Busting Brackets

NCAA Basketball: Will realignment ruin college basketball?

Connecticut Huskies head coach Dan Hurley celebrates after defeating the Purdue Boilermakers in the
Connecticut Huskies head coach Dan Hurley celebrates after defeating the Purdue Boilermakers in the / Patrick Breen/The Republic / USA TODAY
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What can be done to help college basketball have a bigger stake in the future of college athletics?

Potential solutions to these problems are where basketball runs into some issues. Something should change if things like the Champion's Classic are barely a blip on the ratings radar. Maybe switch up the participants instead of rotating the matchups considering no team in the event other than Kansas has won a title since 2015. Maybe add the two-time defending champs UConn to the mix and leave one spot open for the previous season's champ.

That is just one event though. How can they get people watching now consistently early on? I don't have answers, but a couple of things they could try would be combining some of the multi-team events to give off more of a longer March Madness feel to them in some way. They could also bring back some sort of Bracket Busters event earlier in the year. However, instead of having mid-major teams face off, they could battle potential bubble teams from power conferences. There are logistical things and money that will make some say that changes to the status quo are impossible, but some things out there are at least worth trying.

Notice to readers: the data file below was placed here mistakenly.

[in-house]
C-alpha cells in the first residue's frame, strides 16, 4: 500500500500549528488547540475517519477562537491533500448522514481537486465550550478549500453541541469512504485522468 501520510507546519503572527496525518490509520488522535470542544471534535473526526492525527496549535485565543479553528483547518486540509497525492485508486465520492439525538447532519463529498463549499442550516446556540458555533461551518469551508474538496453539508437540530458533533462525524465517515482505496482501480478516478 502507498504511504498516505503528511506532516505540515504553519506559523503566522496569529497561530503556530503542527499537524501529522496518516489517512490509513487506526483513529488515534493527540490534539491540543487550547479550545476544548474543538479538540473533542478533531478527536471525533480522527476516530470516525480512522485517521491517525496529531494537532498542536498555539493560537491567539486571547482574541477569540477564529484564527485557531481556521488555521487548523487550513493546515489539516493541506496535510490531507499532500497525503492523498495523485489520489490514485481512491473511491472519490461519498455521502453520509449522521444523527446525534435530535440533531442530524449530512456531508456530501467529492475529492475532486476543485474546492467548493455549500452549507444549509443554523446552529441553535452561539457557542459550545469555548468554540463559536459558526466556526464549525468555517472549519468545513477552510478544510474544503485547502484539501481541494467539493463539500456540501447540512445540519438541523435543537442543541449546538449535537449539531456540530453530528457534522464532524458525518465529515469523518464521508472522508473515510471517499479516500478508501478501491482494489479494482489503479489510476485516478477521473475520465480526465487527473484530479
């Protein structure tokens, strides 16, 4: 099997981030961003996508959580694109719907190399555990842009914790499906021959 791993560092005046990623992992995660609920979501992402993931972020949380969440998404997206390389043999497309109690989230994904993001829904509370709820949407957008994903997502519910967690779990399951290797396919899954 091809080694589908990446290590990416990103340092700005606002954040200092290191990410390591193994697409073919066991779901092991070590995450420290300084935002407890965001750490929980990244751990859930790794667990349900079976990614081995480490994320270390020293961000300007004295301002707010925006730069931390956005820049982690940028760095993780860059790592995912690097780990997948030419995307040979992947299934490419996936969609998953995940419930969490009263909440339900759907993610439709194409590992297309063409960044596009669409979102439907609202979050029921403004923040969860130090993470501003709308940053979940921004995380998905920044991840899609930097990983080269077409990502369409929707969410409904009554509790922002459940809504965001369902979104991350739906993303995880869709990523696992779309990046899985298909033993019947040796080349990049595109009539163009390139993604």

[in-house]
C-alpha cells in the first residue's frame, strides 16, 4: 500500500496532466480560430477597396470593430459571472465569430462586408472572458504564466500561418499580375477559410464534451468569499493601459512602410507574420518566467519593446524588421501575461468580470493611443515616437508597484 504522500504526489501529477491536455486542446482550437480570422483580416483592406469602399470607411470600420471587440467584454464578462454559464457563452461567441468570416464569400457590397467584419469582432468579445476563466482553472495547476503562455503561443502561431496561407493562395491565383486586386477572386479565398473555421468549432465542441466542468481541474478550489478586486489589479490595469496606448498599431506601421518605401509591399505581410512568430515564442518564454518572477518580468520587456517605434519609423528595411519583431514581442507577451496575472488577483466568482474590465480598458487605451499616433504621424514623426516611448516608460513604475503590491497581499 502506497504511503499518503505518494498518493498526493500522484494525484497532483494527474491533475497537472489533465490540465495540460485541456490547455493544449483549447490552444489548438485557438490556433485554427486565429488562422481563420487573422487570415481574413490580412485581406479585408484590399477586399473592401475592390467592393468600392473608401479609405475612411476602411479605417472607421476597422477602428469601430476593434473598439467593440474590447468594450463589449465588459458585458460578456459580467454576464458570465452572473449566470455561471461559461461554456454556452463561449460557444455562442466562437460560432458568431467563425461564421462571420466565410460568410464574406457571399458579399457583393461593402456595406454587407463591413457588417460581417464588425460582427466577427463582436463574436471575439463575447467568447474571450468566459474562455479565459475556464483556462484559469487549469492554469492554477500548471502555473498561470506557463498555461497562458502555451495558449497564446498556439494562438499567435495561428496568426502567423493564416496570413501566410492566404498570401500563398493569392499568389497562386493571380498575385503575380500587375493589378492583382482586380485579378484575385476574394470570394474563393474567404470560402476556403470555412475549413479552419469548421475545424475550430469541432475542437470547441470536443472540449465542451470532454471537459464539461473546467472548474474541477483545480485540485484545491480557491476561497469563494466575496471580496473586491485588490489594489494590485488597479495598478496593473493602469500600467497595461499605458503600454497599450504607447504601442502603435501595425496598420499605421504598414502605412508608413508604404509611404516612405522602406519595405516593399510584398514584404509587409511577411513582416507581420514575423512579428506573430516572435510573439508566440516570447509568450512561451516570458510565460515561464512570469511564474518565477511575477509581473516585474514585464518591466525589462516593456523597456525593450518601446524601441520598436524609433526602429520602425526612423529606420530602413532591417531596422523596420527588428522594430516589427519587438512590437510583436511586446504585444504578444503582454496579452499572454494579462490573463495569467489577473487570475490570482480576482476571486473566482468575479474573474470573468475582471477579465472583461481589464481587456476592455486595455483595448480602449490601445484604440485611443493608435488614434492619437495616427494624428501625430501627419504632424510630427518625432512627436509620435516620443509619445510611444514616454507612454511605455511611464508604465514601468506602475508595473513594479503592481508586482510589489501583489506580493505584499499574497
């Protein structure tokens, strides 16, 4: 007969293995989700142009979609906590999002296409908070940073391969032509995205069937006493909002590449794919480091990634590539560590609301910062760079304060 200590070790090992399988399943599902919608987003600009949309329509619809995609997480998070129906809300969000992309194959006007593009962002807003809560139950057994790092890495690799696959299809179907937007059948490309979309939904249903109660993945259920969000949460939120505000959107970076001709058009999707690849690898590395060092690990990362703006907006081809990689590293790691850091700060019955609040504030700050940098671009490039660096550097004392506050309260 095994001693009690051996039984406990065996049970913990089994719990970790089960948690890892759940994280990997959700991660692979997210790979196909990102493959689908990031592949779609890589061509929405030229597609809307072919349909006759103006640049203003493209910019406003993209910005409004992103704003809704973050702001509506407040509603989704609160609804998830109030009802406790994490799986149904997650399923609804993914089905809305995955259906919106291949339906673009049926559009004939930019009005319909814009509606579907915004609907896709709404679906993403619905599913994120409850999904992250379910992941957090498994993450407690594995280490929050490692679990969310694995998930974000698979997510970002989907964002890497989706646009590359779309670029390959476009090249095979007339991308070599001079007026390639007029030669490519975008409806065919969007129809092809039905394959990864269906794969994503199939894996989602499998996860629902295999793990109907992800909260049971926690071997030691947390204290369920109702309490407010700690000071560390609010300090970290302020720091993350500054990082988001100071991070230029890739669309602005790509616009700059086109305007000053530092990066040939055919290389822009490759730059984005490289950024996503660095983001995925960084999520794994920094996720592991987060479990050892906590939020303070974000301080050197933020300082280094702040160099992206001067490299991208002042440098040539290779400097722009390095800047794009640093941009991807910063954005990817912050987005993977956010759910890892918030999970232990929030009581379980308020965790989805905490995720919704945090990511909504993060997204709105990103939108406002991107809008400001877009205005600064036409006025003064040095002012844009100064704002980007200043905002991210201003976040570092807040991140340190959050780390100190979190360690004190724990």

Another problem basketball faces is how to get more eyeballs while keeping the integrity of what makes its postseason great. That is to say, how can teams that people want to watch be involved without further empowering the resumes of power-conference teams while continuing to disadvantage mid-majors?

Next. WTE top-25 power rankings for 2024-25. WTE top-25 power rankings for 2024-25. dark

Some sort of revamped Bracket Busters would help that, but improving ratings during college football season enough for the NCAA and advertisers to take notice will be an uphill battle and time is of the essence if we don't want to lose college basketball as we knew it to the money hungry machine that is college football.